SEC Issues Investor Alert on Warning Signs of Fraud

SEC Issues Investor Alert on Warning Signs of Fraud Courtesy of the SEC

On Monday the Securities and Exchange Commission’s Office of Investor Education and Advocacy issued an Investor Alert listing 10 red flags that could indicate that an unregistered offering is fraudulent, Financial Advisor Magazine reports.

The Jumpstart Our Business Startups Act, or JOBS Act, which was signed into law by President Barack Obama in April 2012, has made it easier to invest in unregistered start-ups and other small companies that are not required to adhere to the usual disclosures and SEC requirements. However, the SEC warns, these lightly regulated offerings can leave advisers and their clients open to fraud, Financial Advisor Magazine reports.

The SEC’s 10 red flags include claims of high returns with little to no risk and investments that are offered by unregistered investment professionals. The agency advises using the Financial Industry Regulatory Authority’s BrokerCheck system and the Investment Adviser Public Disclosure website to check up on an investment professional’s registration status and background.

Aggressive sales tactics should also set off warning bells. The agency stressed that reputable investment professionals and promoters always allow investors the time they need to research an investment and will not push for an immediate decision.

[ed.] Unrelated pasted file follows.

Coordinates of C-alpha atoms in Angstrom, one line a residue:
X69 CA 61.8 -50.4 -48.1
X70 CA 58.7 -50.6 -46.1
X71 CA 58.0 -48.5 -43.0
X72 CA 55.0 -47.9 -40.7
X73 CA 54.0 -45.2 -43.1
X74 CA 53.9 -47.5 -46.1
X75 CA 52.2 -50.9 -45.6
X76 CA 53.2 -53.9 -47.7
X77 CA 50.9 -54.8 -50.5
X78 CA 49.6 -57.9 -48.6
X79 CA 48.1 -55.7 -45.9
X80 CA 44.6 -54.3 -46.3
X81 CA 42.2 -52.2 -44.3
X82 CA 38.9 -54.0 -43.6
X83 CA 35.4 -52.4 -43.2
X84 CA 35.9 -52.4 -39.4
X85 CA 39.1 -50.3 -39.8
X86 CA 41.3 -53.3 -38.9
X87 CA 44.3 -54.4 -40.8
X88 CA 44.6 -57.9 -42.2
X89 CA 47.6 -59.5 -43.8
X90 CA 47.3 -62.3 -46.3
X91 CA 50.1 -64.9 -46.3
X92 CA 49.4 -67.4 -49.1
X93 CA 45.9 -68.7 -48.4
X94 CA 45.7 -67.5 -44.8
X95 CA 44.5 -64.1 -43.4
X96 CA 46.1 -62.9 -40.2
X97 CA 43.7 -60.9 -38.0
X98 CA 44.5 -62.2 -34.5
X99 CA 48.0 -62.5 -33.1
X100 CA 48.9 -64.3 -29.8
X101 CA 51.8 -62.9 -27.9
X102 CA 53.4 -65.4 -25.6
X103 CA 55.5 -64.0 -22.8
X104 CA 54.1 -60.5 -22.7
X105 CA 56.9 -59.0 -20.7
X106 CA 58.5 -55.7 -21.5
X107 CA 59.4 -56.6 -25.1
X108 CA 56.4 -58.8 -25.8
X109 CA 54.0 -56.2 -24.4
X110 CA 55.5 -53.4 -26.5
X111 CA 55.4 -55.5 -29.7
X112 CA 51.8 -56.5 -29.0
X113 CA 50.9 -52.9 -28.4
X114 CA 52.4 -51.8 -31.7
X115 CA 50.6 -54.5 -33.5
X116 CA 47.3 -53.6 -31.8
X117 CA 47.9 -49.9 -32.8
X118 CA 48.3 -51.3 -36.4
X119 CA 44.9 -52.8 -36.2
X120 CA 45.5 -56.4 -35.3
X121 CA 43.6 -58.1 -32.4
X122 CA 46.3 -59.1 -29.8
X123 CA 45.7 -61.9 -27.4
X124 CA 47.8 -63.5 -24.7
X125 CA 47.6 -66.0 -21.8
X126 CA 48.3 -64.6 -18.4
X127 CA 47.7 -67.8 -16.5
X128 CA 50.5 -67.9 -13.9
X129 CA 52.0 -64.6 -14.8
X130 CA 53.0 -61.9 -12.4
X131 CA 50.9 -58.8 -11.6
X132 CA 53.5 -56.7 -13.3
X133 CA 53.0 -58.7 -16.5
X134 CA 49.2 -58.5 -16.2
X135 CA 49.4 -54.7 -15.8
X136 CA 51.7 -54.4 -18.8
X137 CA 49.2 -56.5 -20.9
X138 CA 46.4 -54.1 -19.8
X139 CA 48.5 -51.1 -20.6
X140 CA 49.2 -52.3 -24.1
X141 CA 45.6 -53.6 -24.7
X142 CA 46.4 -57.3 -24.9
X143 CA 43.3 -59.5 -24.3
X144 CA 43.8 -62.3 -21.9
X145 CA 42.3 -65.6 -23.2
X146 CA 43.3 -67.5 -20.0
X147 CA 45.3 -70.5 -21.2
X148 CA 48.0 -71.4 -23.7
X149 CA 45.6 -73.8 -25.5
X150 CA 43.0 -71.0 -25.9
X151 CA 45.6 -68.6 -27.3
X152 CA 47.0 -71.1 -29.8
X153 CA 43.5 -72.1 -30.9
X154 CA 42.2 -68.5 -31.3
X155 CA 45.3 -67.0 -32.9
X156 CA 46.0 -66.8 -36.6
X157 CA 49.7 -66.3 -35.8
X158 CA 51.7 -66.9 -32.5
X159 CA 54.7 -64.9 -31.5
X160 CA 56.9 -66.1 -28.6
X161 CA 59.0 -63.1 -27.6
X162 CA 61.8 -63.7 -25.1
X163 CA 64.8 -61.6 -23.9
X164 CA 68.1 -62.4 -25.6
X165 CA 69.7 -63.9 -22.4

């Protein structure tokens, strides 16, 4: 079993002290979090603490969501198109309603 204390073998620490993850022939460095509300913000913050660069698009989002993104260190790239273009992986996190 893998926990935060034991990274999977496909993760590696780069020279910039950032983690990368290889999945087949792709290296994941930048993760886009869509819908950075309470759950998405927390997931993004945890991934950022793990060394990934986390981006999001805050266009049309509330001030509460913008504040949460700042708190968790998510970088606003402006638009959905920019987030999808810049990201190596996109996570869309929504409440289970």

“Scam artists often pitch an investment as a ‘once-in-a-lifetime’ offer to create a false sense of urgency,” the SEC warned. “Resist the pressure to invest quickly and take the time you need to investigate thoroughly before sending money or signing any agreements.”

The SEC advises investors to be wary of salespeople who refuse to provide anything in writing or who provide sloppy or inaccurate documentation. Salespeople who do not make inquiries into the investor’s net worth or income are also suspicious, as federal securities laws limit many private securities offerings to high-net worth or high-income investors.

Other warning signals include mailing addresses that do not correspond to a physical operation or unsolicited investment offers. The SEC also cautions investors to check to make sure the company seeking their investment is listed in state records as being active or in good standing.

Finally, the SEC advises investors to do their homework on investment professionals and the investment itself, taking into account whether the amount of risk involved aligns with their personal investment goals.

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